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Partners for Climate Protection

City of Pickering, ON

Milestone Five

Population PCP member since GHG reduction target
91,514 2005
  • Corporate target of 13.8% below 1995 levels by 2016
  • Community targets of 19% below 1995 levels by 2016

Rockport Community Garden in Pickering

While the City of Pickering is extremely proud to have achieved Milestone 5 in the Partners for Climate Protection Program, we are eager to continue on our sustainability journey. Pickering is expecting substantial growth over the next two decades, and we need to ensure that this growth is balanced and sustainable, making for a more vibrant and livable city.
Dave Ryan, Mayor of Pickering

 

Pickering's City Development Department coordinates corporate and community initiatives through its Sustainable Pickering program. Embedding sustainability into the department's decision making has been a key component to its success.

Two years after joining the Partners for Climate Protection (PCP) program, the City of Pickering became the fifth Ontario municipality to complete Milestones 1-3. In 2014, Pickering was recognized for completing Milestones 4-5.

In 2008, Durham Sustain Ability was retained to help develop a strategy and framework for actions the city could take to reduce energy and emissions. Among other things, the strategy helped with the creation of the city's Corporate Energy Management Plan (CEMP), a five-year road map that focuses on how the city can use energy resources more efficiently. The plan was designed to meet requirements of Ontario's Green Energy Act.

Progress is tracked through the city's Measuring Sustainability initiative, which reports on 55 sustainability indicators in five categories (environment, economy, society, development and consumption); corporate and community emissions and energy consumption are included.

Pickering received support for PCP Milestones 1, 2 and 3 from FCM's Green Municipal Fund (GMF 5158).

Key projects and results

Energy management and retrofits

The city has conducted energy audits throughout all of its facilities to determine how to optimize existing equipment and where improvements can be made. Gilbert Boehm, supervisor of energy management reported that many audits led directly to retrofits, such as interior and exterior lighting upgrades, heating, ventilating and air conditioning, including variable speed drives, as well as upgrades to its energy management information systems.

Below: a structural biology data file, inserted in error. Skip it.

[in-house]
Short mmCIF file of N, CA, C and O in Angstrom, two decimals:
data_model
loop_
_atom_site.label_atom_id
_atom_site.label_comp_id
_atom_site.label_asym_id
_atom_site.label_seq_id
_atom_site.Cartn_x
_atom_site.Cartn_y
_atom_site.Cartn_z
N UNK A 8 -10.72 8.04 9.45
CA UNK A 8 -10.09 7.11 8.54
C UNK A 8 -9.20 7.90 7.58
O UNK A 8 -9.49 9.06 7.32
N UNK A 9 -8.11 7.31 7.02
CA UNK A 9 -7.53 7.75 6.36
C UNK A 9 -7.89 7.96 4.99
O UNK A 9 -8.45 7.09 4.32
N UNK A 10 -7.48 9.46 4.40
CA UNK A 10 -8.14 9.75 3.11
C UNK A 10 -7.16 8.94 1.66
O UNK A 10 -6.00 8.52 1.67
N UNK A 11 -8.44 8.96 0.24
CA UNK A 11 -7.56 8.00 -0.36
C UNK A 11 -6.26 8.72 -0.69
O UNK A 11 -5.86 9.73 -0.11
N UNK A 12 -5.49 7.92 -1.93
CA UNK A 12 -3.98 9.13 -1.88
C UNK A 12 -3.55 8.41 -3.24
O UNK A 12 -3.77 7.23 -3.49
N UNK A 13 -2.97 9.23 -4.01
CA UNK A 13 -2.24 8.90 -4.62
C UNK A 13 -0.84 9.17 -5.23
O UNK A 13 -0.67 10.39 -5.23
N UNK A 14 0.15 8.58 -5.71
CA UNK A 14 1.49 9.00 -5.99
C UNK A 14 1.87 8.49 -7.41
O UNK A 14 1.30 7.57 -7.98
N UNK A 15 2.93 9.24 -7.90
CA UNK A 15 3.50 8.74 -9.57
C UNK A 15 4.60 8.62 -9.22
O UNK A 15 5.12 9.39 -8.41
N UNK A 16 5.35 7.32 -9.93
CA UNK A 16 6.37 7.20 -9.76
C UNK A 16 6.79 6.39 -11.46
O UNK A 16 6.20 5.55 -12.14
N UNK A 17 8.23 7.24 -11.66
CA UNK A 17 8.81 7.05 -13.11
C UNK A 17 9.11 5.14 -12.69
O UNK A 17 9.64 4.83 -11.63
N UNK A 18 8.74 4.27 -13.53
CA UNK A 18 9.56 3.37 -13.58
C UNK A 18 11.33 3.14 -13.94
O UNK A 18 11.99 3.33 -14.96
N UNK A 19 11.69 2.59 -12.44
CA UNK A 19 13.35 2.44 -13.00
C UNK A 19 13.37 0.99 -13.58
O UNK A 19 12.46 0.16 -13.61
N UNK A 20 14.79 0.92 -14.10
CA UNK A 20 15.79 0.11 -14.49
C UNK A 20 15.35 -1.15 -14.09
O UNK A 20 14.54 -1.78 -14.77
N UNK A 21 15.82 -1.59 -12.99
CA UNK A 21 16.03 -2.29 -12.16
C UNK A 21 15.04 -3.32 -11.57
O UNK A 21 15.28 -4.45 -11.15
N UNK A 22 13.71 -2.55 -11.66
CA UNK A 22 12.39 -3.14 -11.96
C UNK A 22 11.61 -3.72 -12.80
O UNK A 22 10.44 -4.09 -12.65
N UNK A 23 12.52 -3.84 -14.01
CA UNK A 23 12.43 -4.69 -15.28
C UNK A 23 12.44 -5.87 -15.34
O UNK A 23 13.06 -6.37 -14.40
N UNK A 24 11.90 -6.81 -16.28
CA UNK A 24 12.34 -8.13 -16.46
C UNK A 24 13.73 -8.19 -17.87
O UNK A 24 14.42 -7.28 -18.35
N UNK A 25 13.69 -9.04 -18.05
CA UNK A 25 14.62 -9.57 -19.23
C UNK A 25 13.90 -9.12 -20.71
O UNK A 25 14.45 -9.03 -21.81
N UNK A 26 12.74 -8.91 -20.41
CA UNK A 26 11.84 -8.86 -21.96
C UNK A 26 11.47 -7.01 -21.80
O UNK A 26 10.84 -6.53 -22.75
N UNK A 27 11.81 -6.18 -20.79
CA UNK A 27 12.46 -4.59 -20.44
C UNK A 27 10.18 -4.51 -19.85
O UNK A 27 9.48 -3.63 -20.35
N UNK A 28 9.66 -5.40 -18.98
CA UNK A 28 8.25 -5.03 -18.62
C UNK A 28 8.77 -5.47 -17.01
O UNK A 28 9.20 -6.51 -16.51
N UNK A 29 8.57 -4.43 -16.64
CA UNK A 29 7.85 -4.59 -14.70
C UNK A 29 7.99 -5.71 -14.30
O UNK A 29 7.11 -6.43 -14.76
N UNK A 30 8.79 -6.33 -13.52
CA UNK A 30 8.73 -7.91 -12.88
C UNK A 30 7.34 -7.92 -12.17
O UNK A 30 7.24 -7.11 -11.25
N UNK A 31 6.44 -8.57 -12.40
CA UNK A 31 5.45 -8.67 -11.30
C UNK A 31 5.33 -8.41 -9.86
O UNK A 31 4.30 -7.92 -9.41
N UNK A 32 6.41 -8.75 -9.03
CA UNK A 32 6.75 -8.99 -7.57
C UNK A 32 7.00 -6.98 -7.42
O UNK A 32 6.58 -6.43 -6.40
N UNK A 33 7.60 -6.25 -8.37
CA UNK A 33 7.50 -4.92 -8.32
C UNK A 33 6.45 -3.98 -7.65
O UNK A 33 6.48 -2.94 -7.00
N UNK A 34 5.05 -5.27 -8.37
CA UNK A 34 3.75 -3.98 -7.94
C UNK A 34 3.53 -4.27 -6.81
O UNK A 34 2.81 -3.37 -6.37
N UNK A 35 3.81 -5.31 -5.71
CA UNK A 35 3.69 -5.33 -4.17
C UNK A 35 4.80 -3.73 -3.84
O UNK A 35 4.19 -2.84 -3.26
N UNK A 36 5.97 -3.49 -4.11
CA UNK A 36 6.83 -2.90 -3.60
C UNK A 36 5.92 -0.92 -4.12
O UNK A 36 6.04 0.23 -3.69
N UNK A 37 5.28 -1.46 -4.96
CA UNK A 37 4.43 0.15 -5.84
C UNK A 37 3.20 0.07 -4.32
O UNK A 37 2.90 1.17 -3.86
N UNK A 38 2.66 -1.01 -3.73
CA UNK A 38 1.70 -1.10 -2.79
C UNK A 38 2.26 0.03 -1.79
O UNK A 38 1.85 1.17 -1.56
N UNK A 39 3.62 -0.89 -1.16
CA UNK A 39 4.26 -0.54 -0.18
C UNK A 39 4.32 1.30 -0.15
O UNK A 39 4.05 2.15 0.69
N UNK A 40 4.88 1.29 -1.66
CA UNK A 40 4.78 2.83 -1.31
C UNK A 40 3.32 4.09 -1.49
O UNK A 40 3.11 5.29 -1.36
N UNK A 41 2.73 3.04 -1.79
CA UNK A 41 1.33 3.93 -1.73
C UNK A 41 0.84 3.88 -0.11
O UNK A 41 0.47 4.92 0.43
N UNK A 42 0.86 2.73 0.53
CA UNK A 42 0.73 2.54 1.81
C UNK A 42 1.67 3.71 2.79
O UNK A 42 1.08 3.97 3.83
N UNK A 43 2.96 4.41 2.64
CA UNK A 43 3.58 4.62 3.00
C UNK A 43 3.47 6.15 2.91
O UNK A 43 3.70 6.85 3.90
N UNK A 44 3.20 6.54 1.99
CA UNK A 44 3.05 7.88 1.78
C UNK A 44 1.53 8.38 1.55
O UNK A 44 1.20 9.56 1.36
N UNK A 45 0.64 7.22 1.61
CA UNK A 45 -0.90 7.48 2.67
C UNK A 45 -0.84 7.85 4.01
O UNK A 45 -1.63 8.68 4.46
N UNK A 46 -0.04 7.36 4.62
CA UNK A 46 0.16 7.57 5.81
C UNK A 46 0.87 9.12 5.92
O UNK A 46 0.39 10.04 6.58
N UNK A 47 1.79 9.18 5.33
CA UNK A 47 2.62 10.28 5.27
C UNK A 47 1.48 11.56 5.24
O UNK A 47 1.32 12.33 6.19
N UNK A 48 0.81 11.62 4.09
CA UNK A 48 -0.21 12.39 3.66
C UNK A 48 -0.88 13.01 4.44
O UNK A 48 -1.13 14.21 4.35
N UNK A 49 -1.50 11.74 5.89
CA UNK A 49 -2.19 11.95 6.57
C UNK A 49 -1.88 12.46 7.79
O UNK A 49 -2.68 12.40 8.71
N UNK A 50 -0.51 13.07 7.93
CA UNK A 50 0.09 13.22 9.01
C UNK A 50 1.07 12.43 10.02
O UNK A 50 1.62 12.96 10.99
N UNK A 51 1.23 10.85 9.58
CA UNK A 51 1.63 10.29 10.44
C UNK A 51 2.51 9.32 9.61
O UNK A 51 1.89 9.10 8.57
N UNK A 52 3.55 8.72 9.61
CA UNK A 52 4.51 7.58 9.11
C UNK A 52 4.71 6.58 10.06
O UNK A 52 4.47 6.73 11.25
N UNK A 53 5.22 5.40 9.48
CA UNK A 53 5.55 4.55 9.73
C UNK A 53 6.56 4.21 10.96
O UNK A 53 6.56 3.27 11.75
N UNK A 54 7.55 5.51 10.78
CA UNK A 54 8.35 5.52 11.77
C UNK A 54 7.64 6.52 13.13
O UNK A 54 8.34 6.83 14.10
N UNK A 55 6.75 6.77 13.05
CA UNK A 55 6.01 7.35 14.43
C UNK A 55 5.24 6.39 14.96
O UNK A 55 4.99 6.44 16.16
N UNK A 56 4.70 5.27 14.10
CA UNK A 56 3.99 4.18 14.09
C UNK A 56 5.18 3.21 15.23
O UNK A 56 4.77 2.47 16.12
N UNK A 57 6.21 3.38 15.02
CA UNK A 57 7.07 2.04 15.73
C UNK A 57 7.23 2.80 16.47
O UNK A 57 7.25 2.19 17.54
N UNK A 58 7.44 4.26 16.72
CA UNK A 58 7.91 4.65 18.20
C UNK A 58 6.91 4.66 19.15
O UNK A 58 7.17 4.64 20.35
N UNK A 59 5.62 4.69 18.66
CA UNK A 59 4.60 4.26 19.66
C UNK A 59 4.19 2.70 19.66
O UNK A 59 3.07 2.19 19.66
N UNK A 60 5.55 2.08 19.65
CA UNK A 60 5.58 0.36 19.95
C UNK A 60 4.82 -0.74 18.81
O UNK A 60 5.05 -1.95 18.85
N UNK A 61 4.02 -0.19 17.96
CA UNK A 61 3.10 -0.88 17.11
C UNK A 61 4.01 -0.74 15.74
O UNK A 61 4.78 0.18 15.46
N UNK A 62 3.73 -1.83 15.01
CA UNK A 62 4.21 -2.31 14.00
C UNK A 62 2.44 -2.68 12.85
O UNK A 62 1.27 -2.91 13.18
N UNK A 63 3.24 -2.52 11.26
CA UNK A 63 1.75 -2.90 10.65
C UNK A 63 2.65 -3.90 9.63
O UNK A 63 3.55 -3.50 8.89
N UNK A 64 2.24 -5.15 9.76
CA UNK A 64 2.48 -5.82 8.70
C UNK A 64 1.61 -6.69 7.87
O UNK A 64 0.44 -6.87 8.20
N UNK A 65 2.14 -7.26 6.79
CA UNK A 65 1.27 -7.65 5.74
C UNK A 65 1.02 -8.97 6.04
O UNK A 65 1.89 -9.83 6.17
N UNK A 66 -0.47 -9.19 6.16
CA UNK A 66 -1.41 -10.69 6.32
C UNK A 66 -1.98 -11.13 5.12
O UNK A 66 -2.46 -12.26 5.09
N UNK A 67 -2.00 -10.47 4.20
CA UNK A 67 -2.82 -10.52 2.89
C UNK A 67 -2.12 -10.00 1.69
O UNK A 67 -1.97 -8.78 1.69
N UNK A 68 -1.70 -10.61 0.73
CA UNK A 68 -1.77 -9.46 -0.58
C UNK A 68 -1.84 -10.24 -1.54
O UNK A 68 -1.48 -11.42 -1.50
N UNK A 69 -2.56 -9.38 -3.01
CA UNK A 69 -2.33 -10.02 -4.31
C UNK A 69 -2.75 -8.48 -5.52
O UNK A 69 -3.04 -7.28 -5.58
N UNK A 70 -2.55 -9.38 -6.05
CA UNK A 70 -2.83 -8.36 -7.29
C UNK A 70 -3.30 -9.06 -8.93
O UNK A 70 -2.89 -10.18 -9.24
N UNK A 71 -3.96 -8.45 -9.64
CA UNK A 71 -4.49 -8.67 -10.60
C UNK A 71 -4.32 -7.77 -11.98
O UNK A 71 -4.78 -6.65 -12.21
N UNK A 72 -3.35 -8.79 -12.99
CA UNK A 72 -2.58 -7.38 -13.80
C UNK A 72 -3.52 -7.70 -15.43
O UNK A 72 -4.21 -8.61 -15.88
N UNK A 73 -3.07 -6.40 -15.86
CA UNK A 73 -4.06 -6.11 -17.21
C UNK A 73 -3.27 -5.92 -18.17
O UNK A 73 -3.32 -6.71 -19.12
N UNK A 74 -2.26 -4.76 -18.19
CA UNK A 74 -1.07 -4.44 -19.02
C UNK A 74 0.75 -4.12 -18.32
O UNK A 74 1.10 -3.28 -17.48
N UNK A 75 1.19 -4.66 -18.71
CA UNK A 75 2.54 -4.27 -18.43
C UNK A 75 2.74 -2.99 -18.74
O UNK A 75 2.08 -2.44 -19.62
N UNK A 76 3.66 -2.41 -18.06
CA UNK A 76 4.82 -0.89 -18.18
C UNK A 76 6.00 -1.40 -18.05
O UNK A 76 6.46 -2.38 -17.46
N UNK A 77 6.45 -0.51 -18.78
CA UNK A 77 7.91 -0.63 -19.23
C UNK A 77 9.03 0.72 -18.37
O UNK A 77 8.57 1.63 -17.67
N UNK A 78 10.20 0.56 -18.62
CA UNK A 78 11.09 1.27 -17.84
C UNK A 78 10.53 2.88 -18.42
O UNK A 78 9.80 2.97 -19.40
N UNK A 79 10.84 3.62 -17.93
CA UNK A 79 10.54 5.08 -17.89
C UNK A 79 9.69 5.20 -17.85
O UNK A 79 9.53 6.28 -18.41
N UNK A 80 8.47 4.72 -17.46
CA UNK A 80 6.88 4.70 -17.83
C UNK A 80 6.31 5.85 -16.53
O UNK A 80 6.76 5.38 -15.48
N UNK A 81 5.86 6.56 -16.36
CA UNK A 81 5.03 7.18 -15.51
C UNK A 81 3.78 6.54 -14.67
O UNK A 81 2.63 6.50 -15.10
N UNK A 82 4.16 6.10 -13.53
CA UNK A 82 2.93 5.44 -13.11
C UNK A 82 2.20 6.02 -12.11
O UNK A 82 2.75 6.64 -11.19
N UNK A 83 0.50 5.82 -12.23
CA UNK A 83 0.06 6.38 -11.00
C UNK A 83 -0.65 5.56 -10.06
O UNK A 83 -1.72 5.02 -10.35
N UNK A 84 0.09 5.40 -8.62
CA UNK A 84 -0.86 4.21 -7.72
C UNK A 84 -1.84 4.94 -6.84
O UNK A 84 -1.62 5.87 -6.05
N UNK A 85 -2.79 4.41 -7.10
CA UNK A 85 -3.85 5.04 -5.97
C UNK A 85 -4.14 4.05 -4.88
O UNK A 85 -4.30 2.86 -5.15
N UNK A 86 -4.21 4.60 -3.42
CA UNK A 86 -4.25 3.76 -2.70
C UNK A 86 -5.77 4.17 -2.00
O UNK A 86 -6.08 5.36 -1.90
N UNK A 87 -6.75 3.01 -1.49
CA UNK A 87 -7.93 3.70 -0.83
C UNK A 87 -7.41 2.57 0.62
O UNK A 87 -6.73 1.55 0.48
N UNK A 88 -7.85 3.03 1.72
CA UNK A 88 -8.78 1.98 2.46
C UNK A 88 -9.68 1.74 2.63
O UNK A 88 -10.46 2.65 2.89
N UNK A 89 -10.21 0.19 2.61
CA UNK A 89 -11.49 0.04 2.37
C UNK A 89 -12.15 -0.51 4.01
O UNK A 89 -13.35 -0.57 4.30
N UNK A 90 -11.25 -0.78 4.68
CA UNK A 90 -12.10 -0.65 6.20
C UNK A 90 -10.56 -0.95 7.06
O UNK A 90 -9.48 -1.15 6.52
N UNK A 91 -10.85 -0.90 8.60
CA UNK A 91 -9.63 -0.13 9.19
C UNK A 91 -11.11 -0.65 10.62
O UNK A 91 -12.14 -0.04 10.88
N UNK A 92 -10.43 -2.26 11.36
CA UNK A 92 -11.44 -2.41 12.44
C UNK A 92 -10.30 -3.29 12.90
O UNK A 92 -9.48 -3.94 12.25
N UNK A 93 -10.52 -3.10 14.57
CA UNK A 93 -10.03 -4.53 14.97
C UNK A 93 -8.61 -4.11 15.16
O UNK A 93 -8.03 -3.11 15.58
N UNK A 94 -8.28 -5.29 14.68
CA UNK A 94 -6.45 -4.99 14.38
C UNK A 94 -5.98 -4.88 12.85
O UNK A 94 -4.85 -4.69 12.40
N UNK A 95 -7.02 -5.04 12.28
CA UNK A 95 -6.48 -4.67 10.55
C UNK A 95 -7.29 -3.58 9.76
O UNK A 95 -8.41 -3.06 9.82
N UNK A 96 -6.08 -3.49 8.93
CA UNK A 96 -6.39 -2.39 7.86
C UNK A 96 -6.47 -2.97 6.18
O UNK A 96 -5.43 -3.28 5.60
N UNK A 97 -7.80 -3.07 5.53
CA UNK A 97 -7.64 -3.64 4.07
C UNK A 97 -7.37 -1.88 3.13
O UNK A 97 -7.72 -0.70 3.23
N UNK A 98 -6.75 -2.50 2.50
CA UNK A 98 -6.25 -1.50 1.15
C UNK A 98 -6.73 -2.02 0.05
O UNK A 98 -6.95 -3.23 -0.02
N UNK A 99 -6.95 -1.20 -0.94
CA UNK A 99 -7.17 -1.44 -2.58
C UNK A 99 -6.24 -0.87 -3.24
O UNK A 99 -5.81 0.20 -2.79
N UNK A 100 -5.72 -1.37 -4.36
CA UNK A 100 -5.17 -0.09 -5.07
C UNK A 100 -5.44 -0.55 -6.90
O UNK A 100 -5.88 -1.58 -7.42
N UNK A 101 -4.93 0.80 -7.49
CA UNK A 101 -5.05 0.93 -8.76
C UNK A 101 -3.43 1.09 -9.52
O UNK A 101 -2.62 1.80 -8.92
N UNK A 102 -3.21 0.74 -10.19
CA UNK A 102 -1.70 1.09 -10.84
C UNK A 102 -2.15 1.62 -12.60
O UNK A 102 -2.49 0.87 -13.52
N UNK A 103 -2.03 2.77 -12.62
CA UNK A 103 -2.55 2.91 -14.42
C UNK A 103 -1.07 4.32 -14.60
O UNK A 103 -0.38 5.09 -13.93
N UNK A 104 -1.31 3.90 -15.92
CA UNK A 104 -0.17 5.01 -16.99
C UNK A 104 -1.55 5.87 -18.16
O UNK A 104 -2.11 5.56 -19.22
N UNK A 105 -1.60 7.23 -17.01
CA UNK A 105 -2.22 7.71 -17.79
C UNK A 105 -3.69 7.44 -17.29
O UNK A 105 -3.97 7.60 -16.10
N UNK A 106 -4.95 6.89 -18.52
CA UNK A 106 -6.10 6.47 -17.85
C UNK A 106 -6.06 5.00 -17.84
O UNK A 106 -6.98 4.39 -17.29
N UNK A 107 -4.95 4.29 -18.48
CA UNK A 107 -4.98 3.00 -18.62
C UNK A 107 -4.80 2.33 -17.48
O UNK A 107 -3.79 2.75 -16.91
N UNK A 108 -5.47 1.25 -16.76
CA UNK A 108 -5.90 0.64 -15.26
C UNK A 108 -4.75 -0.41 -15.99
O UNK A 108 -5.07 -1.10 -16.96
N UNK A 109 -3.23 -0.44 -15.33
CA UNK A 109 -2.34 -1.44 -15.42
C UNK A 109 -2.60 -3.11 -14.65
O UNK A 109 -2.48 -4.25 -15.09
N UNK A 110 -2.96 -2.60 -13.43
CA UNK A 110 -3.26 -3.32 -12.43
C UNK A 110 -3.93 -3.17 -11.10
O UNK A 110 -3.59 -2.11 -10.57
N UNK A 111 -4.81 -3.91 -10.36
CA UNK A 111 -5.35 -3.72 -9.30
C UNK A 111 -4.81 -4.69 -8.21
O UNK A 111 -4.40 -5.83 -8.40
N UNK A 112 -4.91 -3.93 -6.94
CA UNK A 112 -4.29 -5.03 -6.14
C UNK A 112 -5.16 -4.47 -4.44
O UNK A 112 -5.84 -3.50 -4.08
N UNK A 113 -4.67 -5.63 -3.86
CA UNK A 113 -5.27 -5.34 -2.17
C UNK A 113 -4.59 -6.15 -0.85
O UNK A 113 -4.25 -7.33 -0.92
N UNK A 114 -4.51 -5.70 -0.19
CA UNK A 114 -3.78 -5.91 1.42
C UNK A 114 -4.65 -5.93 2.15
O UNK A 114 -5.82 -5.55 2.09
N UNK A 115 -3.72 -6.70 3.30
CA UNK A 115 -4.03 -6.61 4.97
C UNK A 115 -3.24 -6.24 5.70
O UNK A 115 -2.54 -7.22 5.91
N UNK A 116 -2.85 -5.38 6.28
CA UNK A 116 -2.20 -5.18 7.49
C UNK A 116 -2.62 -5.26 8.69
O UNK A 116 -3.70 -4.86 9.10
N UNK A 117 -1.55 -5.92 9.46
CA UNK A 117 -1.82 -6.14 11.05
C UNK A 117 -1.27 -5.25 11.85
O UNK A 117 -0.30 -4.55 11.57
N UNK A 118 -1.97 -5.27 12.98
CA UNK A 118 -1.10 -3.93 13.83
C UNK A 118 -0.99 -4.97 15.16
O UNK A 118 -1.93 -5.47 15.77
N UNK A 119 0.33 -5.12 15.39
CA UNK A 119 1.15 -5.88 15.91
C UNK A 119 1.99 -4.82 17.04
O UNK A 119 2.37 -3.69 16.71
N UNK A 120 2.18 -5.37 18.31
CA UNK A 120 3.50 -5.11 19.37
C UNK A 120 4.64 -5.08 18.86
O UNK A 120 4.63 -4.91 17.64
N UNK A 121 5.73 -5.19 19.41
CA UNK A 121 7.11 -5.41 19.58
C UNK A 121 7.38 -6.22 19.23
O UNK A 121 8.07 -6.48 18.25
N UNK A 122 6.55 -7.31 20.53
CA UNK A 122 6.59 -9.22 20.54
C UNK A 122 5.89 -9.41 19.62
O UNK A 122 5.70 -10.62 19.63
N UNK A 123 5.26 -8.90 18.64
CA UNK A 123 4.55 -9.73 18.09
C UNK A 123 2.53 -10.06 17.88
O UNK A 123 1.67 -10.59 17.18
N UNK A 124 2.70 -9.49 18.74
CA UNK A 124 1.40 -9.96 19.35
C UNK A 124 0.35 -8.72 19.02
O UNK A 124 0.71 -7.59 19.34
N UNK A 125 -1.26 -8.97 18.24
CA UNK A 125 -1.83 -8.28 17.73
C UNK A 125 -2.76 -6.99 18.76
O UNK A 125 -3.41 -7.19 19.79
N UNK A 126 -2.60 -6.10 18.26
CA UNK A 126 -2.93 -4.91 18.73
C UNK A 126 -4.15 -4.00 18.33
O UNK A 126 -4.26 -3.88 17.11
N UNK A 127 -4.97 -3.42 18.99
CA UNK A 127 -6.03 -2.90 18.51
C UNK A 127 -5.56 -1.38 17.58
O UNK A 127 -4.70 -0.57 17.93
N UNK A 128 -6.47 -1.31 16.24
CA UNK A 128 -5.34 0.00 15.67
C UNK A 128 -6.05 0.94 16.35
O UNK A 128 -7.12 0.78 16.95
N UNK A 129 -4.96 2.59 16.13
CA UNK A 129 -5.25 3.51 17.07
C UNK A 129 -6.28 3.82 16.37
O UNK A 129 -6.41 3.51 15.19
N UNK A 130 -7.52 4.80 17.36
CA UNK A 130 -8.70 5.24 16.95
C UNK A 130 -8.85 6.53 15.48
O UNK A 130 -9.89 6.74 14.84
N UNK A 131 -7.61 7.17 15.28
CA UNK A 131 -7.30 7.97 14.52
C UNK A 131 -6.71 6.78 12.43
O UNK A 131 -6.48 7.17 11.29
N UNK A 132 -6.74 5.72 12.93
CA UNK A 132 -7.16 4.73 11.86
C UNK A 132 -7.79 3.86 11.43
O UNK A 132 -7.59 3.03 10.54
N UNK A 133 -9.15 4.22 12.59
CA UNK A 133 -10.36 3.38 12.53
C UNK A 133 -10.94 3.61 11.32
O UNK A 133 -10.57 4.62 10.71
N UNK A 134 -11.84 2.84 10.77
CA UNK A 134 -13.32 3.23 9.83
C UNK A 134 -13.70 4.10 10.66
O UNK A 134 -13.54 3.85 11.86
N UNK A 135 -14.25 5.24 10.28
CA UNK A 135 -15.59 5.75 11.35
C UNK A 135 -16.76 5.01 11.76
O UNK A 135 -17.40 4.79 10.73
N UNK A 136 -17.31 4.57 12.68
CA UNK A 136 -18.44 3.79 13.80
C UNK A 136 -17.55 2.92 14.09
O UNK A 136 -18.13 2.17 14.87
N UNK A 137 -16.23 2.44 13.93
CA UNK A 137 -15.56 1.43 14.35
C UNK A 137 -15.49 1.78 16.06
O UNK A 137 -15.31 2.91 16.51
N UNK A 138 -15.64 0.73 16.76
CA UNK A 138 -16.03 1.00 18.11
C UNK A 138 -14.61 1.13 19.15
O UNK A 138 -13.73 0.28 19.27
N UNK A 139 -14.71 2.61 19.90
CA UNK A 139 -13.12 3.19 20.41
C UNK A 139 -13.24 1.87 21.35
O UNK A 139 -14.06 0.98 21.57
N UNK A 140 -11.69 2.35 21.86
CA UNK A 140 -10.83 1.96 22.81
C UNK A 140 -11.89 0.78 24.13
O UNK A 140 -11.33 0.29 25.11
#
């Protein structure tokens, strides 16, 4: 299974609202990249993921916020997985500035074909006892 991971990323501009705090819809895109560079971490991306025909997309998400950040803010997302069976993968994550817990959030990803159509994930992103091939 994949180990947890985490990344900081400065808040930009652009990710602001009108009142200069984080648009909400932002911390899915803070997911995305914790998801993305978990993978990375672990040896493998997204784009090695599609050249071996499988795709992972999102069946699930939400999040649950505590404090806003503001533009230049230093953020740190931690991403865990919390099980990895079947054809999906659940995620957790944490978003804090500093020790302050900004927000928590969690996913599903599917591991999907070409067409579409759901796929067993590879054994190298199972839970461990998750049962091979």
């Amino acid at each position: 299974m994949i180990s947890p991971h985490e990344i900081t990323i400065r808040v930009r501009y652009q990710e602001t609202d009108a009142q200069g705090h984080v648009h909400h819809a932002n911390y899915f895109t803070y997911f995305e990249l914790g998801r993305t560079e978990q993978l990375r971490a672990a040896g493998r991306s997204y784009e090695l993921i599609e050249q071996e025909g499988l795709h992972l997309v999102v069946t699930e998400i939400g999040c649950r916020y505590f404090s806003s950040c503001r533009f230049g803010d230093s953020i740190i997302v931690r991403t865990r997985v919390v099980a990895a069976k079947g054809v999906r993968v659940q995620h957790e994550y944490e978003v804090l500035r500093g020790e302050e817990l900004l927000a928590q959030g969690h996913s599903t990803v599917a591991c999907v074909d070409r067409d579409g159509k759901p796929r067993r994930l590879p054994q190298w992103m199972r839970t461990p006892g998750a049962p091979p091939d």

Environmental  

  • Energy efficiency projects have reduced overall energy use in city facilities by 8.6 per cent and GHG emissions by 10.6 per cent compared with pre-project levels.   

Economic        

  • Retrofit projects have saved the city approximately $200,000 a year in energy and operating costs.   

Social

  • Replacing incandescent bulbs with LED fixtures at four indoor tennis courts eliminated the noise from the old ballasts and lead to a more enjoyable playing environment.
  • Boehm also reports that people have started noticing the occupancy sensors in city buildings and are now asking if sensors can be installed in other areas.

Recreation Complex Integrated Energy Project

A design engineering study was conducted of the city's Recreation Complex to establish the scope for a large-scale retrofit project for 2015.  Due to the heating and cooling requirements of the complex, symbiotic relationships were identified that yielded desirable redundancies and considerable energy savings.  Aging inventory will be decommissioned and a new integrated suite of energy efficient equipment will be installed, including compressors, boilers, heat exchangers, a chiller and dehumidifier.